Enshrining an indigenous advisory body in the constitution was a “real chance” and “not really any more a question of whether but how”, Cape York leader Noel Pearson has declared.

Mr Pearson said last week’s parliamentary committee report into the idea of an indigenous voice to parliament, nine months after the proposal was rejected by prime minister Malcolm Turnbull, had exceeded “all of my expectations”.

“From a situation of desperate disappointment, we’ve come to a position of some real chance and some real hope that we might get to the destination we seek,” Mr Pearson told the Garma Festival in Arnhem land on Saturday.

He urged “everyone to see this as a real chance”, saying people should not “take the word” of the prime minister that the proposal would not pass in a referendum.

“I have always believed that the Australian people will go with us when the question is put to them. The real uncertainty lay in whether the parliament and the political parties would allow the question to be put,” he said.

“We can’t be intimidated. We can’t be told that the Australian people are so racist or redneck or opposed. We are in the business of fanning the better angels within people notwithstanding those realities.”

A body enshrined in the constitution to advise parliament on laws and policies that affect indigenous people was  recommended by the Referendum Council in June last year, after two years of talks with communities across the country.

The prime minister rejected the idea in October saying it would in effect create a “third chamber” of Parliament. A joint parliamentary inquiry, led by Julian Leeser and Pat Dodson, is now examining the idea and found broad support in an interim report on July 31.

Mr Pearson said constitutional recognition had to come before treaty negotiations at state or regional levels. (South Australia and Victoria have embarked on treaty-making processes with aboriginal groups in their states.

“Those of us that have come late to this strategy need to wake up. Treaty door is the second door. The first door is constitutional enshrinement.”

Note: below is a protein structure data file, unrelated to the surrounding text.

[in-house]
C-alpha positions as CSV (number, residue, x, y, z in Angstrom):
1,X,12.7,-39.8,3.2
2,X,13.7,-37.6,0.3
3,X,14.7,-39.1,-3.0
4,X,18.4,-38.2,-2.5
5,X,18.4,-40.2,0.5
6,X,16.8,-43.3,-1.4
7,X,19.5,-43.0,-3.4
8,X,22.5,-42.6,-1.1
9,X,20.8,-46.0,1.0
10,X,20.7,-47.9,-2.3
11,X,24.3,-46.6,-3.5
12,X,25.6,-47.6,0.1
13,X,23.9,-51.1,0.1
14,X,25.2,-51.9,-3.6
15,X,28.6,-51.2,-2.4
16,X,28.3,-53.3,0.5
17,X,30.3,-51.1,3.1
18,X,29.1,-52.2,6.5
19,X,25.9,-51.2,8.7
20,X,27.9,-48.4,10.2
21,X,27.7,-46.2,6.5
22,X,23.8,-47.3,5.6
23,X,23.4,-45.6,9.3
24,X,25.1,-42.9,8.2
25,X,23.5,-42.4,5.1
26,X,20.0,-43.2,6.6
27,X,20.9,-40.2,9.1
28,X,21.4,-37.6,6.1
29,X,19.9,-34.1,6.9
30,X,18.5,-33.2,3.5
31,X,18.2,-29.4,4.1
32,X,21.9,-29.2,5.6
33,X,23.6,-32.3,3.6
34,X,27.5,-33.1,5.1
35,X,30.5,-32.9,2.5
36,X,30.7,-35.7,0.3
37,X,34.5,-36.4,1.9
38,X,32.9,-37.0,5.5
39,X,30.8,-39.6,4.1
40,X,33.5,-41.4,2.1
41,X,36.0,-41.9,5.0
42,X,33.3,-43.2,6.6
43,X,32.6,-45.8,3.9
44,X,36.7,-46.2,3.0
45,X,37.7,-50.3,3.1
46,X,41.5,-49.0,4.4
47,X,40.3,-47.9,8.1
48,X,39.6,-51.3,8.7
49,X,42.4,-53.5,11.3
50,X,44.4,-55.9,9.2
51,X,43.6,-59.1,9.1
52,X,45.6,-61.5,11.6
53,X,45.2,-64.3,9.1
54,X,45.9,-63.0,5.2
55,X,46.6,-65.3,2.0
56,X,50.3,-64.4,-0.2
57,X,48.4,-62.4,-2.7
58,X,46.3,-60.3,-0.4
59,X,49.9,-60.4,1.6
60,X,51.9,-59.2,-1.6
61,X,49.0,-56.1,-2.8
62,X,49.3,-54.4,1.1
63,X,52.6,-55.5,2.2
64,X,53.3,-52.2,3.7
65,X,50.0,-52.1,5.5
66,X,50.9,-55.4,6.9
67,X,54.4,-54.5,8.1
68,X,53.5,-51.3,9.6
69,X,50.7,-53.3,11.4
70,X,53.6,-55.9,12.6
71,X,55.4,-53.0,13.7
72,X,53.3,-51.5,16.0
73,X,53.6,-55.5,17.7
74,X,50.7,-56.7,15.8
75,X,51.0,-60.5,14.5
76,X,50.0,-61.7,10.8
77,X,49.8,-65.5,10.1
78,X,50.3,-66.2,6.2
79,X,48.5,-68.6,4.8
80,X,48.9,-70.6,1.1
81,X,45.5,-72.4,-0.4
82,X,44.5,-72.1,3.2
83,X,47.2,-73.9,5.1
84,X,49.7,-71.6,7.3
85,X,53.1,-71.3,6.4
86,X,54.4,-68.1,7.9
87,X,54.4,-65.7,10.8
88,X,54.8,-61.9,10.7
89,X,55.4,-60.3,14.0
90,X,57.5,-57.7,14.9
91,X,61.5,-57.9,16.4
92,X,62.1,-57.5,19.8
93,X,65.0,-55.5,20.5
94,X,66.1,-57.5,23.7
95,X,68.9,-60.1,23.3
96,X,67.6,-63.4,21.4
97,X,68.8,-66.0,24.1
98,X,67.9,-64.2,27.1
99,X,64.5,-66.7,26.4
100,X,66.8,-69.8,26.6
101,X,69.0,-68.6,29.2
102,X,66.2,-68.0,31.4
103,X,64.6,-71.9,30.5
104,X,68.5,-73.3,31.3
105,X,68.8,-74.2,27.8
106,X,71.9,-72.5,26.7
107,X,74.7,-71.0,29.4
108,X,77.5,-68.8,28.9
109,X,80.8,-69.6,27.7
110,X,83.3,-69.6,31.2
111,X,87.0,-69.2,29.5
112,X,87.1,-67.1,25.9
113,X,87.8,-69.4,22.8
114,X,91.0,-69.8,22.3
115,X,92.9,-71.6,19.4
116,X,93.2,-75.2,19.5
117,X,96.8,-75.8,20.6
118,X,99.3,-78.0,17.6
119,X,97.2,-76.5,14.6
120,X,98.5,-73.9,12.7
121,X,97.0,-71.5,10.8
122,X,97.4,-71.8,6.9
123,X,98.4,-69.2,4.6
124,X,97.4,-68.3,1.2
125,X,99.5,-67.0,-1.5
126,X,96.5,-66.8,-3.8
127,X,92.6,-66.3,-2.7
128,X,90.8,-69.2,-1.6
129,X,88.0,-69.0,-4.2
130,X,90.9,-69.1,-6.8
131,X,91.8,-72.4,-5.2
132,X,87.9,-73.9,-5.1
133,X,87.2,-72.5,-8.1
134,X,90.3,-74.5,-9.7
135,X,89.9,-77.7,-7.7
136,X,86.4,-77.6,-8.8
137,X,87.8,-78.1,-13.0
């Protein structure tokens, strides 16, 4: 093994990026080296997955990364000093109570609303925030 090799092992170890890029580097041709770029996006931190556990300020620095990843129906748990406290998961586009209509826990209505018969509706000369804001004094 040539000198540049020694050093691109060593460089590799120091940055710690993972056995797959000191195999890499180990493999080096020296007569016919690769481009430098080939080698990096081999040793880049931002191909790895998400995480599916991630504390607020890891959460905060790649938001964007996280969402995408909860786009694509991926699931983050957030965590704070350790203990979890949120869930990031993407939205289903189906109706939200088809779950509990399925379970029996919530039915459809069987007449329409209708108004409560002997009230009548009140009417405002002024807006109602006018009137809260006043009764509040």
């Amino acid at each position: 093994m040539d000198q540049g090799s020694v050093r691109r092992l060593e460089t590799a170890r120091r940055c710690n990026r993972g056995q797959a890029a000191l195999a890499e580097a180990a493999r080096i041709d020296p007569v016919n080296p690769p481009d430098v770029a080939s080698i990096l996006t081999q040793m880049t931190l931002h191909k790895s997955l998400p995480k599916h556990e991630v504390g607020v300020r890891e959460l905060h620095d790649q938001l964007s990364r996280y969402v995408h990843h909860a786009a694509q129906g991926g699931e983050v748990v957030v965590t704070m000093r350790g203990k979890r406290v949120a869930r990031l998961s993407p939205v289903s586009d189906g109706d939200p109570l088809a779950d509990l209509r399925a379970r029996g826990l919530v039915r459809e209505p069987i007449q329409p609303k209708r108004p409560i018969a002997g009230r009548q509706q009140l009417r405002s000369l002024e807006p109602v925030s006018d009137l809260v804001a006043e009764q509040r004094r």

“We need a constitutional voice because the subject matter of discussion that we need to have is heavy business. This is not some kind of service-delivery discussion about health and education and housing. This is about treating with each other in relation to the most profoundly foundational questions.”

‘Without it, we will get pushed around’

Without constitutional change, treaty making would get bogged down in a mundane discussion about service delivery.

“Without it, we will get pushed around. Without it, the question will be deferred once again. Without it, we will enter into some prosaic discussions about what’s always called that one-eyed hobby horse of Australian policy: everyone’s favourite discussion about how it is that we might lift the indigenes from their misery.”

“We have to treat with one other about some fundamental questions about the old sovereignty and the new and about their coexistence,” he said.

Mr Pearson said the struggle for constitutional recognition was “life and death” for some communities.

“For our young people, I urge you, for the First Nations fighting to retain their culture and identity, to sustain their communities and build a future for their children, this is a life and death matter. This is no muck about on Twitter. This is more serious than social media. This is about the existence of people in the future,” he said.

The Business Council’s submission to the parliamentary committee backs a constitutional voice, with no veto over legislation, and calls for a referendum within a year of the next federal election, a timeframe that could deliver change before July 2020, the 250th anniversary of James Cook’s landing at Botany Bay.

“It is almost universally agreed by politicians, businesses and the community sector that the solution to so many of the challenges faced by Indigenous communities depends upon Indigenous peoples having greater empowerment and responsibility in the decision-making process,” the BCA submission last week says.

The committee’s final report is due by November 29.

READ: Australian Financial Review